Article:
Wednesday, March 7, 2012
Person-Centered Care: Nursing Home Culture Change (Photograph Research, Video 4:00)
Change is not always easy, especially if there is widespread acceptance that practices are working well the “wrong” way. Fortunately, the growing movement of nursing home culture change across America is transforming beliefs in what the “home” part of nursing home really should look and feel like. In many cases, reluctant staff members who resisted change at first are seeing the benefits, particularly regarding improvements in residents’ health.
Even something simple like automated historical digital displays of residents' photographs to remind staff of each resident’s personhood can positively impact patient-staff communication. Researchers at the University of Kansas School of Nursing displayed residents’ historical photographs in digital frames in their rooms. They compared audio-recorded staff-resident conversations before this intervention with conversations afterwards. Results indicated increased staff person-centered talk and less task-oriented talk. Residents spoke more about interpersonal topics. Their engagement and reminiscence improved. Implementing low-cost historical photo displays in residents' rooms enhanced person-centered communication.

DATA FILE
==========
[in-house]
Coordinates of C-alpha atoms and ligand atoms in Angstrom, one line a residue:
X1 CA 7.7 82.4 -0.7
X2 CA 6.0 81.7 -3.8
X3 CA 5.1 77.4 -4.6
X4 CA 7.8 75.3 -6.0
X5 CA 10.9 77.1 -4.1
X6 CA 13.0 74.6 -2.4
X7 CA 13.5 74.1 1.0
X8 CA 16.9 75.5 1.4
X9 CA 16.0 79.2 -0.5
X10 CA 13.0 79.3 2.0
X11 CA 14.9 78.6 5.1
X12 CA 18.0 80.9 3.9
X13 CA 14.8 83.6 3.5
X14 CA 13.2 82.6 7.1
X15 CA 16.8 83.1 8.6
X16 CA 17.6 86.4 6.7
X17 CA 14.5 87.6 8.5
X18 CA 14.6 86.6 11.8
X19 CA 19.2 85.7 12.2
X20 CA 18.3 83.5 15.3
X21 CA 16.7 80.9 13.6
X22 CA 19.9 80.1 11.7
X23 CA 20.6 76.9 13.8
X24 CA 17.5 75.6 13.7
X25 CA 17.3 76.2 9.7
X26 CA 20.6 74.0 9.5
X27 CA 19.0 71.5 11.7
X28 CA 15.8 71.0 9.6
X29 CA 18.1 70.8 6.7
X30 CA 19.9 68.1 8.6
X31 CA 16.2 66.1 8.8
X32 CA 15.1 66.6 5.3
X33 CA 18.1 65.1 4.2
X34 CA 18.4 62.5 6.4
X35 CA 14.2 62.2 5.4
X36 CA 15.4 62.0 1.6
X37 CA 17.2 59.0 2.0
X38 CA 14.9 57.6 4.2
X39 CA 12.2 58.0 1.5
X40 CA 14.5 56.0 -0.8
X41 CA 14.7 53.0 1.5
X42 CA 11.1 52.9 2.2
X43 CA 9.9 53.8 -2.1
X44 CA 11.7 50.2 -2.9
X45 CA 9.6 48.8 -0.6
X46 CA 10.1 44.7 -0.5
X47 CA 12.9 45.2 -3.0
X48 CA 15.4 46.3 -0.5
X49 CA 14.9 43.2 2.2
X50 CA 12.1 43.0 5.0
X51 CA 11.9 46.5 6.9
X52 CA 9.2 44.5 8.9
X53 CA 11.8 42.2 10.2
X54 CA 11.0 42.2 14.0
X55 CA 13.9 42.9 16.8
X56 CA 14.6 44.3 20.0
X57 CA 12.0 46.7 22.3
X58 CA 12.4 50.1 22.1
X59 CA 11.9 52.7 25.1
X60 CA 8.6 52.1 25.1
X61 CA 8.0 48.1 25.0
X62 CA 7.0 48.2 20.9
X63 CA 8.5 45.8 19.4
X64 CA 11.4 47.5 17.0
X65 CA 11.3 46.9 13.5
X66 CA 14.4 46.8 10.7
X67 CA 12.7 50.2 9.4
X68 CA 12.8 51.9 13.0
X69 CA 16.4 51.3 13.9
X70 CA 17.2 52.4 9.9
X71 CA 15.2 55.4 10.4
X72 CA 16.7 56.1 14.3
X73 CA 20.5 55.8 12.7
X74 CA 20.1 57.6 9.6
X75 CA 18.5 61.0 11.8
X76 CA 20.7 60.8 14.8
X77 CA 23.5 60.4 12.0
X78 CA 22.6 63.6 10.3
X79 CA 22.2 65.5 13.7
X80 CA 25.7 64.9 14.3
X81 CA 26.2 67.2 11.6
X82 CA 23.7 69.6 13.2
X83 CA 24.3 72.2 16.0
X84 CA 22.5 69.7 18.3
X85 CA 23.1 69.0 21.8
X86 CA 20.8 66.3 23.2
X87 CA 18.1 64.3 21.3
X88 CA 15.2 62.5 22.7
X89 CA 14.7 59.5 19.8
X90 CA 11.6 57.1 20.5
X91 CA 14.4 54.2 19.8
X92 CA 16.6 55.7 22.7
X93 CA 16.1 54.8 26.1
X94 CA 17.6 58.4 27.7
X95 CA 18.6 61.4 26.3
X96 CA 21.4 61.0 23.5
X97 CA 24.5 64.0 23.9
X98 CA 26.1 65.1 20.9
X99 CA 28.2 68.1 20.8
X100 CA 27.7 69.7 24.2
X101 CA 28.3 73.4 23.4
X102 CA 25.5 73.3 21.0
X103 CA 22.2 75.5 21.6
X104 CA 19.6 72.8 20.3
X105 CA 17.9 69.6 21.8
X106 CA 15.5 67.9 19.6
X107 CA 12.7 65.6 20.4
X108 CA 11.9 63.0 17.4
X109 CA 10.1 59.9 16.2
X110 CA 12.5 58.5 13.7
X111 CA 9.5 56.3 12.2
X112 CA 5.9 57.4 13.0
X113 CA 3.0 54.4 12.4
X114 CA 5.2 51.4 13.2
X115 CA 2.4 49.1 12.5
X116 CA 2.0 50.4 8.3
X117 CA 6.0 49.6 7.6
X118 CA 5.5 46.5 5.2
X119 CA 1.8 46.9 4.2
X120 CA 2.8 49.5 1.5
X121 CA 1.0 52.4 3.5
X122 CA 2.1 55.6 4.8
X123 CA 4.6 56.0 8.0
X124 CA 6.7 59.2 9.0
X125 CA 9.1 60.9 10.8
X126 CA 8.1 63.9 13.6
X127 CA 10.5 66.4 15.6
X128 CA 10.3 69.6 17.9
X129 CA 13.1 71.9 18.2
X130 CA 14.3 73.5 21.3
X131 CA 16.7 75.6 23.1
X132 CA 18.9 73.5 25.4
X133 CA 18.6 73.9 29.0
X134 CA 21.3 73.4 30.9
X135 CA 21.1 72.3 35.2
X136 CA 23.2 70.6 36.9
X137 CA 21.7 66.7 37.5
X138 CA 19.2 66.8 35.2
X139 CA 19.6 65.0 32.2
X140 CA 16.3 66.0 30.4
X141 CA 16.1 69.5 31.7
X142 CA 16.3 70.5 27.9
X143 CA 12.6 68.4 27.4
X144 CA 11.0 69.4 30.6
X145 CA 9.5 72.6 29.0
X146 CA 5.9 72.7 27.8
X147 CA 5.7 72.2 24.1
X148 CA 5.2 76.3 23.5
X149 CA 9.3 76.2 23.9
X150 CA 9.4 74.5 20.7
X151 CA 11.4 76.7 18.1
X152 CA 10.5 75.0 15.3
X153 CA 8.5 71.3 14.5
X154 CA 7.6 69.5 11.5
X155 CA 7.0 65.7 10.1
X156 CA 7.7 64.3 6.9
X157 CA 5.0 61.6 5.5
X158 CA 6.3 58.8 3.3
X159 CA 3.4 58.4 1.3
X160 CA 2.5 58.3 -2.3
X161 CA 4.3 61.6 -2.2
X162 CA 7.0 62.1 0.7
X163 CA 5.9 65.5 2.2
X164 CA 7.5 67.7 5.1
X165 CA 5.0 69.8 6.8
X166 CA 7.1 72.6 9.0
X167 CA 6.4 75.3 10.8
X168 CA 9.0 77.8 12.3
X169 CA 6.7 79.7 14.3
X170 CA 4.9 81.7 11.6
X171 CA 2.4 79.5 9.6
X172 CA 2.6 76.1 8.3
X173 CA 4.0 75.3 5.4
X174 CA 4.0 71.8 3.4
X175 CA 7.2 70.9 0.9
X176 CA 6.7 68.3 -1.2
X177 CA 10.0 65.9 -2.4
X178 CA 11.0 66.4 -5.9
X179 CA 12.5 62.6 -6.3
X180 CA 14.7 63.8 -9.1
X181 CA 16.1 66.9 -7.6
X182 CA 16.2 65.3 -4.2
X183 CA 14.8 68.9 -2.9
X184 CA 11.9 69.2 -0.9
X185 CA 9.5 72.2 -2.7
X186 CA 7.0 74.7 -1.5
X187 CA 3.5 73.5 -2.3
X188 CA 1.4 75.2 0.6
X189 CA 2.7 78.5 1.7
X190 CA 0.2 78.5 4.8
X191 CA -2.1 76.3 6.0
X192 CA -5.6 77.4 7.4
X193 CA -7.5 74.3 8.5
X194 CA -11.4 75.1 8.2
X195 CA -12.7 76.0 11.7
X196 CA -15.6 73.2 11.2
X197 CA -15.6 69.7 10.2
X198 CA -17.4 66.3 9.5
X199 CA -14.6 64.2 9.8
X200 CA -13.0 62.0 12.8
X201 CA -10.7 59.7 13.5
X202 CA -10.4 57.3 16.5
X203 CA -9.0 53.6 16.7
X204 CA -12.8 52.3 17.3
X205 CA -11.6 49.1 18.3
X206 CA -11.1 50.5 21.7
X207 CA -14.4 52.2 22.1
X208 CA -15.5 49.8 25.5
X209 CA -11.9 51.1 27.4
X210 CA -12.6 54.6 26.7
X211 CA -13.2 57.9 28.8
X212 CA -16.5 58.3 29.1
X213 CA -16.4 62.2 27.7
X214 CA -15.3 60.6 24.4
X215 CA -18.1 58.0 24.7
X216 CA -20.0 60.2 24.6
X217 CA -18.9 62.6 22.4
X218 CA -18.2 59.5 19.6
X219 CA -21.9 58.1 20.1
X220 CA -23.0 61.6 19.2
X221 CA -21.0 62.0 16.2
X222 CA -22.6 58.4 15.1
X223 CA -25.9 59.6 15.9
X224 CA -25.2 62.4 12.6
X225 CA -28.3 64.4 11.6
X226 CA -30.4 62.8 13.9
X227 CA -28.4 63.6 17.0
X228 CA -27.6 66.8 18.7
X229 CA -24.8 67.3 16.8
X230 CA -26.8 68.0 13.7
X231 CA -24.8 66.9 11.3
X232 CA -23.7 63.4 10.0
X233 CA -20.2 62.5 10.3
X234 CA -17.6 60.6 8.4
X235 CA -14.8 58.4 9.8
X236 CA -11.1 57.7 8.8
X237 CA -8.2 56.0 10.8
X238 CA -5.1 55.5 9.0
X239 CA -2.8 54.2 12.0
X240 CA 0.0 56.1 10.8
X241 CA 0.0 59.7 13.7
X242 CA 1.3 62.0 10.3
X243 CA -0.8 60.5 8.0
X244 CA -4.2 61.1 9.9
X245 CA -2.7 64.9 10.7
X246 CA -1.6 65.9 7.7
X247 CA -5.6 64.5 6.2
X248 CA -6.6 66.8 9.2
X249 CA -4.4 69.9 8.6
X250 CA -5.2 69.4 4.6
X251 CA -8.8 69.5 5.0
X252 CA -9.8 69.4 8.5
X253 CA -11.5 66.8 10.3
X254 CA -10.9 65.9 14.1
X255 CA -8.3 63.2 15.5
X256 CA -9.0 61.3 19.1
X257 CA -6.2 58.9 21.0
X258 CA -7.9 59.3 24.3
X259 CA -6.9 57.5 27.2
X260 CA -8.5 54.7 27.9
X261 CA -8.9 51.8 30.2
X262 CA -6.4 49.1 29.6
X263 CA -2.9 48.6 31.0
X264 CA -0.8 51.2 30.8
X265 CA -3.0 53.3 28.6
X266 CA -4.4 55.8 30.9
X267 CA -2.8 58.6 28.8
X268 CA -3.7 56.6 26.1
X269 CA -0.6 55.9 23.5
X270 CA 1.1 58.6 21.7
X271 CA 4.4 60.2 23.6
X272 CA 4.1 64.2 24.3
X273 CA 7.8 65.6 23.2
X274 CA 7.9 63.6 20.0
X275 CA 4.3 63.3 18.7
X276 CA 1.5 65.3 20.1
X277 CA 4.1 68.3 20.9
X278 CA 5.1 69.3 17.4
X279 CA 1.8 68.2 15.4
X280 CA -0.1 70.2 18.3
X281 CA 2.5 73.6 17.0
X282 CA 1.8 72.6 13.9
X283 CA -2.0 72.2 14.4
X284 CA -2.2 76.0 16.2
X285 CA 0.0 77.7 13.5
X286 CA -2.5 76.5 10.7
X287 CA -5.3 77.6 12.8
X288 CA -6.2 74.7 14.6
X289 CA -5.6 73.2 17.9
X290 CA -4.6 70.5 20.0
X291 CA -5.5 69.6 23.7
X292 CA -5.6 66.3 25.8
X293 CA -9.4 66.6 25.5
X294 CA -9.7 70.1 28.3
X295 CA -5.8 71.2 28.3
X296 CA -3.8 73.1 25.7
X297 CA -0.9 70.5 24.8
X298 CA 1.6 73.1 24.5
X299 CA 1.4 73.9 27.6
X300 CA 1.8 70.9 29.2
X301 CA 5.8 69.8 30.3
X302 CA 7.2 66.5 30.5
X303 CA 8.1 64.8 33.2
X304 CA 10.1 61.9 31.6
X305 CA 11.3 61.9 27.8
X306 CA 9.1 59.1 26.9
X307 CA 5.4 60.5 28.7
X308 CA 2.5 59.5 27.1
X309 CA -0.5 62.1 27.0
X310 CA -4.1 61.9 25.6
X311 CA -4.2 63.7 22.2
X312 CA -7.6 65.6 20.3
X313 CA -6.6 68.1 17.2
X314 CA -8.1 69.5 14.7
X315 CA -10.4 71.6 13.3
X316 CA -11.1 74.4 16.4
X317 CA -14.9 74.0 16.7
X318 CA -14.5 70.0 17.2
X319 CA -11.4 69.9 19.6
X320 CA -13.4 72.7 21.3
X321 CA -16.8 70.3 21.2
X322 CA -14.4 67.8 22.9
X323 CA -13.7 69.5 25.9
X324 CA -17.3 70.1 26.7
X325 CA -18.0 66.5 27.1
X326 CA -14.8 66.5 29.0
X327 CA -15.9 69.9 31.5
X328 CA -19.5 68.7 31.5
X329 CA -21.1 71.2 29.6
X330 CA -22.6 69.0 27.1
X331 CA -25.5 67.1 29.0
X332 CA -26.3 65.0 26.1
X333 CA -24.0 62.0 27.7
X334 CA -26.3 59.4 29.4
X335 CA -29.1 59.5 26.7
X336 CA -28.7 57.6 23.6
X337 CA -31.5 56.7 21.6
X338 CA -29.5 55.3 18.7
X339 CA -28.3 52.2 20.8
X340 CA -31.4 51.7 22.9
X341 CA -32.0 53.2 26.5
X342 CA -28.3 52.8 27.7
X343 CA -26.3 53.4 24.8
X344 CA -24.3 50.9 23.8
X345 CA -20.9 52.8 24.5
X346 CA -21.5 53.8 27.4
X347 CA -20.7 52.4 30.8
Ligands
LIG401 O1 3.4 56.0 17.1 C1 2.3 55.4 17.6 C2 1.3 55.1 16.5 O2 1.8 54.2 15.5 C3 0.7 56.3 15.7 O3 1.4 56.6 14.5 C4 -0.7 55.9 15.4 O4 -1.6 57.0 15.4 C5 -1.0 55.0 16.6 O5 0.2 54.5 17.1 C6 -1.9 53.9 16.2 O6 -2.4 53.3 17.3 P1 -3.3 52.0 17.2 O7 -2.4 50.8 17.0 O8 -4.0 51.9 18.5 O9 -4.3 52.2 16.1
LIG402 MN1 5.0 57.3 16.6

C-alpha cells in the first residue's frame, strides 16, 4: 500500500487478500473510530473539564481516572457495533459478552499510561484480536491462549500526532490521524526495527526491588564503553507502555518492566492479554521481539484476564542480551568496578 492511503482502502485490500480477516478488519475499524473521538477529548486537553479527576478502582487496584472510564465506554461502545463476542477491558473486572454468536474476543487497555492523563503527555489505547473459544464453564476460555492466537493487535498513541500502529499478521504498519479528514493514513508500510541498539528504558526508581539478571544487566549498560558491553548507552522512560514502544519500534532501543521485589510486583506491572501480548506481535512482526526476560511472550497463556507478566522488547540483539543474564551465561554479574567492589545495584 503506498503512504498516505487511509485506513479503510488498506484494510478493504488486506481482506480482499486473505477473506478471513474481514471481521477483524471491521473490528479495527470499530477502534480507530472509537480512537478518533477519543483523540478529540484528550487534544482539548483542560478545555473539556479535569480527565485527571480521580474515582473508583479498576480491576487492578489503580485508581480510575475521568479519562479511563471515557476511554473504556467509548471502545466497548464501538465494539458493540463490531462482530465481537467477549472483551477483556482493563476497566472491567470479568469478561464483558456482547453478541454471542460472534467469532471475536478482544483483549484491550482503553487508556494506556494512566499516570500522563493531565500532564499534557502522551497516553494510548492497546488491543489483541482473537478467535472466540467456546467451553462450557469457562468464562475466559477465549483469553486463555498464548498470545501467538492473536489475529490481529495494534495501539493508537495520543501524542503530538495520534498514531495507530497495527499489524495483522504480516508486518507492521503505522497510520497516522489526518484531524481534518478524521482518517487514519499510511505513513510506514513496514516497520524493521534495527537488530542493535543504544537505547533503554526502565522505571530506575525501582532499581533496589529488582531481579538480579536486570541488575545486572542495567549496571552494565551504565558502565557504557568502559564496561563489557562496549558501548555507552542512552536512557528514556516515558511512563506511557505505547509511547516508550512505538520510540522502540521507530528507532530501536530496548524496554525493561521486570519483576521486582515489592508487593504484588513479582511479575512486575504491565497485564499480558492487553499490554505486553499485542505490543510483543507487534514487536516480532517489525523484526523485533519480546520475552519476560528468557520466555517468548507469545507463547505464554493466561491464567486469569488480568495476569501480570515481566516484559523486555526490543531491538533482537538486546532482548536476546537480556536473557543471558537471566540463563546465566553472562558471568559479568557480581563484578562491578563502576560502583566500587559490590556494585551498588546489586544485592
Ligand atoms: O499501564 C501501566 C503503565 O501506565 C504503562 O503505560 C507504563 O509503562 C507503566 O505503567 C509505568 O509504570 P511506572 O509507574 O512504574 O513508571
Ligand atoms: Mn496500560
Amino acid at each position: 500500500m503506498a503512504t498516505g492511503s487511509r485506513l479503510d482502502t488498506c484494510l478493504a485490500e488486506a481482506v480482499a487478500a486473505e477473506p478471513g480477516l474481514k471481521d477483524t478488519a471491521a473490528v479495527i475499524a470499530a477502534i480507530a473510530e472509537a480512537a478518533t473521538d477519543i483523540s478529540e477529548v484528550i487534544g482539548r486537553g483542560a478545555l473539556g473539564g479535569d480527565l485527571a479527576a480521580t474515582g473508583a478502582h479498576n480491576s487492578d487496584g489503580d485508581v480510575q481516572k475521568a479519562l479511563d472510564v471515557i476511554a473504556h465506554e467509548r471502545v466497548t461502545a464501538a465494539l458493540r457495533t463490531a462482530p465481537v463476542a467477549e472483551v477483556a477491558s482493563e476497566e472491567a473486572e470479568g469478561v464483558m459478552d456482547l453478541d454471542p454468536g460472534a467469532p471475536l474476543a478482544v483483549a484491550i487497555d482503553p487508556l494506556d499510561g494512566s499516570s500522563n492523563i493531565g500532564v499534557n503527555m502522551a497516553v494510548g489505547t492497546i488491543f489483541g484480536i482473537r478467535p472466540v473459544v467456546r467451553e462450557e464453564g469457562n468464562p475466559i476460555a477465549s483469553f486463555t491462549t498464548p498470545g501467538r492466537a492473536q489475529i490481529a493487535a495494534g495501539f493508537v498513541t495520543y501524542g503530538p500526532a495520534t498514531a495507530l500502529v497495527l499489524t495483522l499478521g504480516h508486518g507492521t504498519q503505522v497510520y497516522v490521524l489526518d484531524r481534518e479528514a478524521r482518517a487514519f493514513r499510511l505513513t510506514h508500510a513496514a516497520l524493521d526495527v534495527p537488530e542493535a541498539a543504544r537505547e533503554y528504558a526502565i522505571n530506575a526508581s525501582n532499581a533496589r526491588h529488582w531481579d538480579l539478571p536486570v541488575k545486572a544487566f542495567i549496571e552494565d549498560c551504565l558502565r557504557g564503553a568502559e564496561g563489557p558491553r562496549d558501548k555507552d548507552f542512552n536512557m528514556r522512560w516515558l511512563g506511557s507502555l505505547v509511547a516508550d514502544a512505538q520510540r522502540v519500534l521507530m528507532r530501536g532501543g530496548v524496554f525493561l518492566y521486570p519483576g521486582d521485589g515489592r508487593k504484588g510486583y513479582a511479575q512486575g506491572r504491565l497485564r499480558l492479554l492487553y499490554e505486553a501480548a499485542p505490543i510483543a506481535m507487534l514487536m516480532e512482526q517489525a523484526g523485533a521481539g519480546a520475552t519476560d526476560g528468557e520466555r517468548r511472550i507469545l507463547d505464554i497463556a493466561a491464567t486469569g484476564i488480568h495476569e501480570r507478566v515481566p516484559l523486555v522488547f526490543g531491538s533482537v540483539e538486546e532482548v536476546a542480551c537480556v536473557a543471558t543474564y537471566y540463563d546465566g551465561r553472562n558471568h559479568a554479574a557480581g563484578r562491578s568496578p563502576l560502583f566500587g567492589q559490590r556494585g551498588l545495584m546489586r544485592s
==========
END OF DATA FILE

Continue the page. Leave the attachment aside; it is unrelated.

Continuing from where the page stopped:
Many other interventions can advance person-centered care in nursing homes. Staff members who have made the paradigm shift from traditional nursing home settings to nursing homes with person-centered environments and practices can best explain the transformations of themselves and residents. This video titled Before and After Person-Centered Care highlights changes from staff perspectives:
Frances Shani Parker, Author
Becoming Dead Right: A Hospice Volunteer in Urban Nursing Homes is available in paperback at many booksellers and in e-book form at Amazon and Barnes and Noble booksellers.